One Year Replacement Warranty

Sometimes you make a decision based on all of your previously compiled Dad knowledge and think it’ll eventually pay off. Granted, this means you are actually compiling the knowledge you gain. Which isn’t a given. I mean TV execs keep giving George Lopez jobs. Unfortunately though, sometimes you don’t pay attention close enough to notice when all that knowledge pays off. Like while you’re watching the Cyclones win the Big 12 tournament and your kids successfully negotiate and settle a major skirmish involving territorial rights to the basement couch and claim jumping allegations regarding Doritos. All without your intervention. It’s really what should have happened instead of the Munich Agreement in 1938. If Chamberlain just lets the Czechs defend themselves, maybe things unfold differently for not only the Czechs but also the Poles. Then again there are other times when you not only notice that knowledge paying off but you nail it. Really, really nail it. Like how the Steelers nailed it when they took Rod Woodson with the 10th overall pick in the ’87 draft.

Case in point, Bails wears glasses now. Took her into the eye doctor last July and it turned out the squinting she was doing wasn’t just for fun. So in the last 8 months or so she sees things better but the glasses have taken a beating. But nothing that couldn’t be fixed with a focused application of needle nose pliers. Worst thing was when she took a ball in the melon during softball camp in February. Despite not being engineered to absorb the impact of an unguided softball, the glasses actually protected her eye. Ball hit the left arm of the glasses right between the hinge and the angle where the arm turns into the front part of the frame. Thankfully the hinge was fine but what was once a right angle was now nearly a straight line. Yeah, she got hit pretty hard. Nice bruise and scab for a few days. But the only thing she was worried about was her glasses. I honestly thought they were toast and was dreading the purchase of new frames. But I managed to MacGyver them back into shape with the aforementioned needle nose pliers. Naturally I assumed we’d dodged a bullet as far as glasses replacement goes.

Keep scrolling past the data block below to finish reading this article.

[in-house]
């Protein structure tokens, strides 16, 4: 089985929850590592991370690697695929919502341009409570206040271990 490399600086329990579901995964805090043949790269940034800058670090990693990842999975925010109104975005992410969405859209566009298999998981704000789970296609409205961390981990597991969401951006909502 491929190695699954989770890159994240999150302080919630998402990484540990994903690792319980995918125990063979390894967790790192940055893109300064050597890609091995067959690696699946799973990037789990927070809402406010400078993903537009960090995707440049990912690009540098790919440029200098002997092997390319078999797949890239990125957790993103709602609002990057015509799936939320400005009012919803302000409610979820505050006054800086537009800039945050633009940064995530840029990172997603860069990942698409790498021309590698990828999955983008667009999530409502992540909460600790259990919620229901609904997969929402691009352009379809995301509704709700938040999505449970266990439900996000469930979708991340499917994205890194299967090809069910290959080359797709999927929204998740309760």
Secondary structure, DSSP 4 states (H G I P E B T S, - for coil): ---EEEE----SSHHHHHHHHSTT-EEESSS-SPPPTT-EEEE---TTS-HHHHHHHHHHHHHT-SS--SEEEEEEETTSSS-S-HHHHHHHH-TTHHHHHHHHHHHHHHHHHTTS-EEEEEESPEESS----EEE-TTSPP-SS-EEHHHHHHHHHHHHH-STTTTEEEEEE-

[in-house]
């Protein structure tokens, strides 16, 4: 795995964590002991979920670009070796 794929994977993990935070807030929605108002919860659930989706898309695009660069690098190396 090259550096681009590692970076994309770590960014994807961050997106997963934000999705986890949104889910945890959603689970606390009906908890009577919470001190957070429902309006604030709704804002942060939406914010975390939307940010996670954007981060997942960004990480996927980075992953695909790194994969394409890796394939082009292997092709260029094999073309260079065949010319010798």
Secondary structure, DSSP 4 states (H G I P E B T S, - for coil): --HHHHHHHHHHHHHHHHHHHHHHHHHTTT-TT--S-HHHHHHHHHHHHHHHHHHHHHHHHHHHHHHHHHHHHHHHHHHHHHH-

But then a few weekends ago we’re on our way to the mall for some stuff. Bails, as she’s apt to do, was being obstinate. Or as my Mom used to say, she was being a nudge. She was doing everything in her power to move as slow as possible and infuriate everybody. She’s good at this. She may have inherited it from me. However, right next to that inherited gene sequence is the one that makes her act like a squirrel after consuming a Red Bull spiked with Jolt cola. So as she’s finally leaving the house she realizes she doesn’t have the sweatshirt on that she wanted to wear. And she’s very particular about which sweatshirt is worn for certain activities. So she whips around to get the correct sweatshirt and her glasses literally fly off her head onto the oak floor in the kitchen. Bails being Bails, she is unable to disengage from her now irreversible commitment to the Red Bull gene. So instead of hitting the brakes and doing what the rest of us would do which is of course stopping and picking up the glasses, she just kept going. Right onto the glasses resulting in not only newly bent frames but a totally stratched up right lens. It looked Egyptian hieroglyphics were etched onto the lens.